Transcription Factors TFIIF, ELL, and Elongin Negatively Regulate SII-induced Nascent Transcript Cleavage by Non-arrested RNA Polymerase II Elongation Intermediates

B. Jean Elmendorf, A. Shilatifard, Qin Yan, Joan Weliky Conaway, Ronald C. Conaway*

*Corresponding author for this work

Research output: Contribution to journalArticle

31 Scopus citations

Abstract

TFIIF, ELL, and Elongin belong to a class of RNA polymerase II transcription factors that function similarly to activate the rate of elongation by suppressing transient pausing by polymerase at many sites along DNA templates. SII is a functionally distinct RNA polymerase II elongation factor that promotes elongation by reactivating arrested polymerase. Studies of the mechanism of SII action have shown (i) that arrest of RNA polymerase II results from irreversible displacement of the 3′-end of the nascent transcript from the polymerase catalytic site and (ii) that SII reactivates arrested polymerase by inducing endonucleolytic cleavage of the nascent transcript by the polymerase catalytic site thereby creating a new transcript 3′-end that is properly aligned with the catalytic site and can be extended. SII also induces nascent transcript cleavage by paused but non-arrested RNA polymerase II elongation intermediates, leading to the proposal that pausing may result from reversible displacement of the 3′-end of nascent transcripts from the polymerase catalytic site. On the basis of evidence consistent with the model that TFIIF, ELL, and Elongin suppress pausing by preventing displacement of the 3′-end of the nascent transcript from the polymerase catalytic site, we investigated the possibility of cross-talk between SII and transcription factors TFIIF, ELL, and Elongin. These studies led to the discovery that TFIIF, ELL, and Elongin are all capable of inhibiting SII-induced nascent transcript cleavage by non-arrested RNA polymerase II elongation intermediates. Here we present these findings, which bring to light a novel activity associated with TFIIF, ELL, and Elongin and suggest that these transcription factors may expedite elongation not only by increasing the forward rate of nucleotide addition by RNA polymerase II, but also by inhibiting SII-induced nascent transcript cleavage by non-arrested RNA polymerase II elongation intermediates.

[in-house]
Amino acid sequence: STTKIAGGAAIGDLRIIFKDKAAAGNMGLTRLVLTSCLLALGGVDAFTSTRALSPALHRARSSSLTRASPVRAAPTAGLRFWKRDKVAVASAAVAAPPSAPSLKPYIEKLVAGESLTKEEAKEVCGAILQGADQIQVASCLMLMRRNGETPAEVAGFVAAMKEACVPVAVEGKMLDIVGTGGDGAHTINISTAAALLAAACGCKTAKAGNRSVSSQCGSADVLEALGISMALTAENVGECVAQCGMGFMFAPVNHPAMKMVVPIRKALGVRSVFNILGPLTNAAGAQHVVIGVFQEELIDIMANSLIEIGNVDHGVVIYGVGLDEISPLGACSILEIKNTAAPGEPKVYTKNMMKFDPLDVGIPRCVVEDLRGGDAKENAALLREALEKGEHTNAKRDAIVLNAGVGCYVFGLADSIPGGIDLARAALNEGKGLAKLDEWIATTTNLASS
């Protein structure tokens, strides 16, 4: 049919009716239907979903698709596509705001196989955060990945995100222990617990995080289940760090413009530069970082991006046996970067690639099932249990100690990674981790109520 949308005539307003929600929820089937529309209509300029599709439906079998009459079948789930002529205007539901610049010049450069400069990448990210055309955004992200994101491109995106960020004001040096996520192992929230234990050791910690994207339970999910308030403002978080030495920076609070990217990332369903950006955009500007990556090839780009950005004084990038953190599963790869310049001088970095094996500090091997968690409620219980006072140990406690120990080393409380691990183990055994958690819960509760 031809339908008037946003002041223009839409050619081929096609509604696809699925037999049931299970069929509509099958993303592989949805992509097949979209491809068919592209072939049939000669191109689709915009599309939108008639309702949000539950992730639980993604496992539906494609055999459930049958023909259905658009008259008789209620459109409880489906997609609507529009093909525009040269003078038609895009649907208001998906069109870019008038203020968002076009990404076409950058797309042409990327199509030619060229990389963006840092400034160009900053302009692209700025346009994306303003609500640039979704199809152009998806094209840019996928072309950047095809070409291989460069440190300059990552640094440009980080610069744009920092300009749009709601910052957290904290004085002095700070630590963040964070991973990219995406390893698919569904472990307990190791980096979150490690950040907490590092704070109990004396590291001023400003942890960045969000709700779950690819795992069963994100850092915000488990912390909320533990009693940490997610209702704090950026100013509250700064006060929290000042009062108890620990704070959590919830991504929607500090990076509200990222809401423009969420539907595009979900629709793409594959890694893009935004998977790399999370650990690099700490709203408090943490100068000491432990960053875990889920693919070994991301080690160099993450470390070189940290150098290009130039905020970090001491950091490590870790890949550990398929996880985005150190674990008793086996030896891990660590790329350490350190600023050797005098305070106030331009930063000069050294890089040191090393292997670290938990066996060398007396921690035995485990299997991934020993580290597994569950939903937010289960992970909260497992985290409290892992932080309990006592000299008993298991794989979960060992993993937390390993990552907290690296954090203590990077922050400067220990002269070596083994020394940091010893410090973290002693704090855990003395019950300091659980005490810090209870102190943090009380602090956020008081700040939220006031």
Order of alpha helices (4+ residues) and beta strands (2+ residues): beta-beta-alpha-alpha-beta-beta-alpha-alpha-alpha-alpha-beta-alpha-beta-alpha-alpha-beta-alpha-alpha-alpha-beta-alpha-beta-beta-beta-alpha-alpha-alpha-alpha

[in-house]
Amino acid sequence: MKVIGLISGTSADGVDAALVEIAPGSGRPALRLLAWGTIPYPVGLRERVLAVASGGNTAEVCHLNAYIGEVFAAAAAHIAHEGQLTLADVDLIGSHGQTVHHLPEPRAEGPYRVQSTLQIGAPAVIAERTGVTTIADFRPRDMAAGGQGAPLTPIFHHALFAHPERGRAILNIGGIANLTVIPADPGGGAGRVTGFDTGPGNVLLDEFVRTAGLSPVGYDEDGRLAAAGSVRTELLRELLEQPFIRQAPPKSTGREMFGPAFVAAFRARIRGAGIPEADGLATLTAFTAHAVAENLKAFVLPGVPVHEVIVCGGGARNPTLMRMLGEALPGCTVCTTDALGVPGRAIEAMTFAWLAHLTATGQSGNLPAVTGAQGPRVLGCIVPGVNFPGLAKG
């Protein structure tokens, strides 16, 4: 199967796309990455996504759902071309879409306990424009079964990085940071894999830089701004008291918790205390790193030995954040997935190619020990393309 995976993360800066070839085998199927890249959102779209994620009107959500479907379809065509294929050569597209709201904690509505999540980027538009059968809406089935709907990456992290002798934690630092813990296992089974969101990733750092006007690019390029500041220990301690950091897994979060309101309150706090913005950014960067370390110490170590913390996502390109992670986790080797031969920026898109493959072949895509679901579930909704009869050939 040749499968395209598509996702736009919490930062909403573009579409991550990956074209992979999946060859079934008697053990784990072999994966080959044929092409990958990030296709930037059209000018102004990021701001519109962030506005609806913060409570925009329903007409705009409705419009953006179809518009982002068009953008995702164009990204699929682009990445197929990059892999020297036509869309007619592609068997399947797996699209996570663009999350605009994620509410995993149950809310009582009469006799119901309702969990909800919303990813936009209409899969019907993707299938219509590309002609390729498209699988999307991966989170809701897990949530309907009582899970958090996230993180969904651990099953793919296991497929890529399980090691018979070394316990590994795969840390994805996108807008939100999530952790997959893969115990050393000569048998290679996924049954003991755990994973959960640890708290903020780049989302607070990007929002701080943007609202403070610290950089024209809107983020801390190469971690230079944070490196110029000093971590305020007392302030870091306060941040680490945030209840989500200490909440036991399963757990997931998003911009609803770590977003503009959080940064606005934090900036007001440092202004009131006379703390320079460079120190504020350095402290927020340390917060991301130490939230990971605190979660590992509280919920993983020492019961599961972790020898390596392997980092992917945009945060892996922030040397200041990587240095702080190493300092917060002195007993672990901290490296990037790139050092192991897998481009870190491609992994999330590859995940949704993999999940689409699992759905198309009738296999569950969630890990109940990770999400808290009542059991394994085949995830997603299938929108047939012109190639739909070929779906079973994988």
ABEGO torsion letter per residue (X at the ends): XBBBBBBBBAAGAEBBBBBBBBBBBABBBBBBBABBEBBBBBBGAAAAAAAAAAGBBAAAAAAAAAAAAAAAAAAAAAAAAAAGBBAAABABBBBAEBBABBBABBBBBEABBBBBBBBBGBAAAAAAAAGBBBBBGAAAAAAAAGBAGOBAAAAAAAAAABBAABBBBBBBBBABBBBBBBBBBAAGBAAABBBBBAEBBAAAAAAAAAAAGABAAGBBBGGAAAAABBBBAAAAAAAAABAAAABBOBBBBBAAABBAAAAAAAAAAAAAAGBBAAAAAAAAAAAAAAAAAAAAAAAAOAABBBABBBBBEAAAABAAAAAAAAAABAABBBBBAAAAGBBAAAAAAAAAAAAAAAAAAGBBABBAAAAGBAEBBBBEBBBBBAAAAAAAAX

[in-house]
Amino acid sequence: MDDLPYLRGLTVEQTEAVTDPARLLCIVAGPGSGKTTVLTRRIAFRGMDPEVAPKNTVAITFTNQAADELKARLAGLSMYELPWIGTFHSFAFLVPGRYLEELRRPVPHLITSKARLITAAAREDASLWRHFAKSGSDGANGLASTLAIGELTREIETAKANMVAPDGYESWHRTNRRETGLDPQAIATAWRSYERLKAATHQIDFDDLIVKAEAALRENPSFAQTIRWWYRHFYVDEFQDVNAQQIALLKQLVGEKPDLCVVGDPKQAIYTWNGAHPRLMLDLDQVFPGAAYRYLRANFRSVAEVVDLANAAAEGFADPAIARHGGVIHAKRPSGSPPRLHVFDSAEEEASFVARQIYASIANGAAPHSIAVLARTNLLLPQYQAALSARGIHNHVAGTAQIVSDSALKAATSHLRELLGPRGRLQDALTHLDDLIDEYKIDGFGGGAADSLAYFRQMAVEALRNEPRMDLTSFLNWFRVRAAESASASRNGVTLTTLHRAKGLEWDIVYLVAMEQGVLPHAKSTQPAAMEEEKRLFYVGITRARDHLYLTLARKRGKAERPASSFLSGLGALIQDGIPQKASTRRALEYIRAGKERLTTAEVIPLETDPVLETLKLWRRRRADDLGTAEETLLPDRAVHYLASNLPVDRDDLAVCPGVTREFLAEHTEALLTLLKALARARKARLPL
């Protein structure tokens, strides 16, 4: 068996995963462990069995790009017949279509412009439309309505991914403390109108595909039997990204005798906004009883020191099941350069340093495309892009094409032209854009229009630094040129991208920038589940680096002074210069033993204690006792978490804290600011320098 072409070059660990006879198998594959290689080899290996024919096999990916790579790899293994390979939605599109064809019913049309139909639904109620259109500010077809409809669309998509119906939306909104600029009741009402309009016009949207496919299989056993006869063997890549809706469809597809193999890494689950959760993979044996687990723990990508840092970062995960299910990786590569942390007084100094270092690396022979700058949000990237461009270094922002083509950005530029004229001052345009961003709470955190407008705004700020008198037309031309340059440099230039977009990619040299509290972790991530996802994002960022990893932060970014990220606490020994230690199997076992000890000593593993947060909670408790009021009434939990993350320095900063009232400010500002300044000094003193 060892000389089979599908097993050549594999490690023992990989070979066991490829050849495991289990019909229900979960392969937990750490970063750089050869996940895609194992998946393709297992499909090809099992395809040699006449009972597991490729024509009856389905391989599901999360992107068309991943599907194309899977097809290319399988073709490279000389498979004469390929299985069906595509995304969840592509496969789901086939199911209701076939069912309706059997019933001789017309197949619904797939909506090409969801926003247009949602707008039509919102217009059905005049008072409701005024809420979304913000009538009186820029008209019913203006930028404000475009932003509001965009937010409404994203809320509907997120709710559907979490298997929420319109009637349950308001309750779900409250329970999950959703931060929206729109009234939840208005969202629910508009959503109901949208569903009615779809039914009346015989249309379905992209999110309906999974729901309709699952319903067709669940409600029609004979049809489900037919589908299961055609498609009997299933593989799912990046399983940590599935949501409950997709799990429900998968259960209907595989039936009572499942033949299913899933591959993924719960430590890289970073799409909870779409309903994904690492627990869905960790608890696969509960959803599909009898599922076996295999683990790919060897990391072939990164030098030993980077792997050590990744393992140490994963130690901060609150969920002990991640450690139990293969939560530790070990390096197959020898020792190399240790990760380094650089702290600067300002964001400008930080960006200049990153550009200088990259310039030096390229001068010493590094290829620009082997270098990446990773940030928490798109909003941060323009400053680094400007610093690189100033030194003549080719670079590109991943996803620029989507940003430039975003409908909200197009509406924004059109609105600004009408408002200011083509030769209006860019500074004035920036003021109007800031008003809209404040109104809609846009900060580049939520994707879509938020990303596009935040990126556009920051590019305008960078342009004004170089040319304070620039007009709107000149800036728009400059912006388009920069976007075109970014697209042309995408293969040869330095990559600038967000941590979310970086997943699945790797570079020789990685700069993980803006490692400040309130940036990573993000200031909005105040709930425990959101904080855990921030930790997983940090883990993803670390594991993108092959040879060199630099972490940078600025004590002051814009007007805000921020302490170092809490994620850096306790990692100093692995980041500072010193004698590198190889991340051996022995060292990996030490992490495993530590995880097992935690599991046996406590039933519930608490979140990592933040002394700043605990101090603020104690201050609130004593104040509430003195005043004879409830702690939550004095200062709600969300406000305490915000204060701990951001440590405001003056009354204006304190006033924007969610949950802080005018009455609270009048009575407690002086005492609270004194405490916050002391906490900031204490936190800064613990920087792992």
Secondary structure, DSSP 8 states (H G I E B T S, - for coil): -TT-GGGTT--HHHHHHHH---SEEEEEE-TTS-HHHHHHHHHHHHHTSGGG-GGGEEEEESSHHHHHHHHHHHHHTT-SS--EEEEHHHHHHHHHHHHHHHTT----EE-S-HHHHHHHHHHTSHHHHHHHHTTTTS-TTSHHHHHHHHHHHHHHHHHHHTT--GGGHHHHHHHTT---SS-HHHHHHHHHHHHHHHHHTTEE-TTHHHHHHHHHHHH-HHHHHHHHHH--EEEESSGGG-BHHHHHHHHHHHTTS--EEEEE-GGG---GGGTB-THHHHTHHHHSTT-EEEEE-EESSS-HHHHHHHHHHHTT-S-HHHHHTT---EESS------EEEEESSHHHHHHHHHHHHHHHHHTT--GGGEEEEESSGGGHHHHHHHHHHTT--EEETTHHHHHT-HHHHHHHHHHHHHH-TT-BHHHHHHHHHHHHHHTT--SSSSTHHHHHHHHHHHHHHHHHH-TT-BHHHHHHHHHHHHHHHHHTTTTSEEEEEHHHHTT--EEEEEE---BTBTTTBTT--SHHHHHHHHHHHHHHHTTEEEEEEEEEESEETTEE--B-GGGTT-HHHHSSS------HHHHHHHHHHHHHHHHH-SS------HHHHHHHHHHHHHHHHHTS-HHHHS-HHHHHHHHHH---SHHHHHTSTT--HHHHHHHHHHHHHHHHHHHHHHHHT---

Original languageEnglish (US)
Pages (from-to)23109-23114
Number of pages6
JournalJournal of Biological Chemistry
Volume276
Issue number25
DOIs
StatePublished - Jun 22 2001

ASJC Scopus subject areas

  • Biochemistry
  • Molecular Biology
  • Cell Biology

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